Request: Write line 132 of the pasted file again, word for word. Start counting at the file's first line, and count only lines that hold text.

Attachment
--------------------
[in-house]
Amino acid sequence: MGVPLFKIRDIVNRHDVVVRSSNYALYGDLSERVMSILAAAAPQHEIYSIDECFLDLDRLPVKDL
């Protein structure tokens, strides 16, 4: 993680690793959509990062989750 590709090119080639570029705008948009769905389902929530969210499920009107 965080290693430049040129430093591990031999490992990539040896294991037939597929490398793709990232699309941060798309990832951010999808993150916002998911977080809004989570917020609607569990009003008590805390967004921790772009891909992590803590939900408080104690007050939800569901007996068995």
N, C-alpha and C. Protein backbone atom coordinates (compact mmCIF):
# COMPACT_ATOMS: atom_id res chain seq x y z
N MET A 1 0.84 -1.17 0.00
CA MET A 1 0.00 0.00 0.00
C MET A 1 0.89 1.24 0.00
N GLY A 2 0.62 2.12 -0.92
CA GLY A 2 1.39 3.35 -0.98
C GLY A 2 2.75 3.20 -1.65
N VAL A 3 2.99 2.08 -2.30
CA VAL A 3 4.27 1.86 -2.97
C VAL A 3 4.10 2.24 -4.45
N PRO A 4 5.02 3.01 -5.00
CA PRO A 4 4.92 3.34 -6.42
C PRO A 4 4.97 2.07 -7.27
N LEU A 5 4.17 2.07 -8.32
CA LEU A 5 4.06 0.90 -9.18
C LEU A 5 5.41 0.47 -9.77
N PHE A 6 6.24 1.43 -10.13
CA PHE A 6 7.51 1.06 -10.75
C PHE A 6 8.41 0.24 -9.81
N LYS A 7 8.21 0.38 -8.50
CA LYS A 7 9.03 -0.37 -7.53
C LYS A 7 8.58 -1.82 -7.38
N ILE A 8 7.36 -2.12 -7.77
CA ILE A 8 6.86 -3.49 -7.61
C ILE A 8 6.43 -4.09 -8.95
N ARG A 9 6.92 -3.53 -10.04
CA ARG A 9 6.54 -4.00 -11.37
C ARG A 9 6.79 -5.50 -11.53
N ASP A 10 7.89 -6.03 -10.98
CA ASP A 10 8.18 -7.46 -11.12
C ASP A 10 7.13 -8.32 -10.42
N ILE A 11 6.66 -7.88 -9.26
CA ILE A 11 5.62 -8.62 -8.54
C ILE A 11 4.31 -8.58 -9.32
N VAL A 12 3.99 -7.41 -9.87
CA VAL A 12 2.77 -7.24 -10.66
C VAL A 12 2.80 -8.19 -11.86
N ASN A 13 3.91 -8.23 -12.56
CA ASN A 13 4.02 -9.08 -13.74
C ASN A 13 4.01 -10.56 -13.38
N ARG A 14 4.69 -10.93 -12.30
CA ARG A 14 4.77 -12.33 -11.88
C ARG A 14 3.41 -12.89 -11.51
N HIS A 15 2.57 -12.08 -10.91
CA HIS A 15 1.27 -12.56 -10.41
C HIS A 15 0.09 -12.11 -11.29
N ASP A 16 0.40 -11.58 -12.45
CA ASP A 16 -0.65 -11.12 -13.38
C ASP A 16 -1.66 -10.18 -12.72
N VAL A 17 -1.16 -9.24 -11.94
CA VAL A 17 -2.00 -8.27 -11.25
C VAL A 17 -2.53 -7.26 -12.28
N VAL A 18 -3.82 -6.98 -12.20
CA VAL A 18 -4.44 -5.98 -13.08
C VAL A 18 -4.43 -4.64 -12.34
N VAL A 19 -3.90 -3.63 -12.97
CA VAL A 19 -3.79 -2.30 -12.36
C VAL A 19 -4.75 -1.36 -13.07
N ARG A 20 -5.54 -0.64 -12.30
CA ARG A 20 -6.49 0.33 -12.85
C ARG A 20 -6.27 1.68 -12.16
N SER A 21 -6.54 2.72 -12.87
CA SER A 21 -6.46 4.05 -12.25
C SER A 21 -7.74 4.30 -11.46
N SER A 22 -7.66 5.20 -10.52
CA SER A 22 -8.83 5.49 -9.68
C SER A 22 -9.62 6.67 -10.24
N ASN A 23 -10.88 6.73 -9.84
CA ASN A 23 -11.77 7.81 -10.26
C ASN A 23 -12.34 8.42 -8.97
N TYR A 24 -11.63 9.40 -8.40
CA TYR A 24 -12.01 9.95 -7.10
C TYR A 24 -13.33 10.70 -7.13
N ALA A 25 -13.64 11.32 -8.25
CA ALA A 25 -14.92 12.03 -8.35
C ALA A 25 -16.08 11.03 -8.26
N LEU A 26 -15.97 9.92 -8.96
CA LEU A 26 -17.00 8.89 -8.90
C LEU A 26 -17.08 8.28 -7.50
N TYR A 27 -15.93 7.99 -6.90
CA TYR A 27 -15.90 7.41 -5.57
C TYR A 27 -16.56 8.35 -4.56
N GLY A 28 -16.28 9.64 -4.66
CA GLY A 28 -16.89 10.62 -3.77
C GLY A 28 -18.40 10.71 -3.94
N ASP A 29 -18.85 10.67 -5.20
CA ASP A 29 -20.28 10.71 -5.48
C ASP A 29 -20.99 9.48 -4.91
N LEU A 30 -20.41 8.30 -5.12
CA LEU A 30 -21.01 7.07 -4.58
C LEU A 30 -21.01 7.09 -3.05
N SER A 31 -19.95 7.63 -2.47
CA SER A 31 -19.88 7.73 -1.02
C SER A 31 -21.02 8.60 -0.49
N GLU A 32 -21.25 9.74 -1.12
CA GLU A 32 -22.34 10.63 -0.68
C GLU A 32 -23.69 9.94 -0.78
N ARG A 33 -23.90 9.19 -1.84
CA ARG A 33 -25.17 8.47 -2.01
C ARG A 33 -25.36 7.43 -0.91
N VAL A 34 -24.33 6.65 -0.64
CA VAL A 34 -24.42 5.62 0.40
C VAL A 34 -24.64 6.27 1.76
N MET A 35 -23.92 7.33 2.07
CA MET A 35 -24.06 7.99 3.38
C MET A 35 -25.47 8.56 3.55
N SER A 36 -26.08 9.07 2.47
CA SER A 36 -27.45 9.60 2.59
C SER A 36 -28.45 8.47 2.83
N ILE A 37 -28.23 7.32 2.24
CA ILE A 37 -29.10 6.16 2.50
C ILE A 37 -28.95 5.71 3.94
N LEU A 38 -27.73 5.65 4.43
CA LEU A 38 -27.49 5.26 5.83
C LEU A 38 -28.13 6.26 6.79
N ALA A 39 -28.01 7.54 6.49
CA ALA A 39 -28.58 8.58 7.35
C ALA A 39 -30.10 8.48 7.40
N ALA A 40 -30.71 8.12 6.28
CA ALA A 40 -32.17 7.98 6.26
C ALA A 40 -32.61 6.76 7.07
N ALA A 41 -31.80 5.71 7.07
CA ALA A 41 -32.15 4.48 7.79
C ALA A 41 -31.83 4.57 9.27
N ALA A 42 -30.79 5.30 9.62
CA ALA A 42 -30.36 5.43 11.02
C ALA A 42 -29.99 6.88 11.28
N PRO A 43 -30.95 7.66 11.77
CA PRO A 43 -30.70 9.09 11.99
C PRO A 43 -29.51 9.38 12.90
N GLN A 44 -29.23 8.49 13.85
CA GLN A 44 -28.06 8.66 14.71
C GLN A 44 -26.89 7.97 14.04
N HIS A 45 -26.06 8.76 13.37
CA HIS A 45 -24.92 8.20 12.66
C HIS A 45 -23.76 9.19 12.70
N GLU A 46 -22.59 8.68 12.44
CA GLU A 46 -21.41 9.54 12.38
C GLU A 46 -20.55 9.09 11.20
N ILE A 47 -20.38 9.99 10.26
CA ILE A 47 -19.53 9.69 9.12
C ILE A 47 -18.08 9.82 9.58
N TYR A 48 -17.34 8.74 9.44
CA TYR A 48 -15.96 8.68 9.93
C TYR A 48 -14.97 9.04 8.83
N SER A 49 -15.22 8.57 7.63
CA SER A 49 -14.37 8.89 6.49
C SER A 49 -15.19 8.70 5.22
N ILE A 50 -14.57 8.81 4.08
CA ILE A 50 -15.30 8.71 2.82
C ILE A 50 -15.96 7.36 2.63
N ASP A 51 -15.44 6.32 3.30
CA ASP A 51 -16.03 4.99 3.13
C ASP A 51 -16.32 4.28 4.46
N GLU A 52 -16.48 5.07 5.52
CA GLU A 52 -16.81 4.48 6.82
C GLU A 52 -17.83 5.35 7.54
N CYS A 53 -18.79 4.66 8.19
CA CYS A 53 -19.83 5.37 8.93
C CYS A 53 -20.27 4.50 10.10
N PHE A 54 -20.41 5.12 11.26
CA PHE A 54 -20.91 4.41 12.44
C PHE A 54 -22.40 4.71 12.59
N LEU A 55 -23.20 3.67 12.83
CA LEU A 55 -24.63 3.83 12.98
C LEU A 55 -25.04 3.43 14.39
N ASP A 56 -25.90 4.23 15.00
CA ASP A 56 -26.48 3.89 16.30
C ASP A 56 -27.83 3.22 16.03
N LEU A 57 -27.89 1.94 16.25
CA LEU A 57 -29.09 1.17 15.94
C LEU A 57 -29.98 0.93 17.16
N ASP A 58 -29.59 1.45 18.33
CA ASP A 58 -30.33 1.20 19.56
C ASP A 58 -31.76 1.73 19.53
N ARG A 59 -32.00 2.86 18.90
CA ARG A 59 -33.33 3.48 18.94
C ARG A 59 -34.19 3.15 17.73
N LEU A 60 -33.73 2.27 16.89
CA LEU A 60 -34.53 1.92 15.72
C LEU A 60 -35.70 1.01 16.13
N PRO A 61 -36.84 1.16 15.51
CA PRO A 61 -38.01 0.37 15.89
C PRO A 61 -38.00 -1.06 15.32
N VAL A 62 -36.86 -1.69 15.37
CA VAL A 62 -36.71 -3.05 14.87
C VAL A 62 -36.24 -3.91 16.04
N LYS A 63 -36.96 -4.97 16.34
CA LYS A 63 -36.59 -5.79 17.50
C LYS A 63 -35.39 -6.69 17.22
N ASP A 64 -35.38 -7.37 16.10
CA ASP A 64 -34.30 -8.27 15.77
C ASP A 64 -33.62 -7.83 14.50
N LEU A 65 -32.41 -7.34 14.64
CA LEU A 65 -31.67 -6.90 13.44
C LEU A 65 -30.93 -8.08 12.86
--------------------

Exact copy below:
N PRO A 43 -30.95 7.66 11.77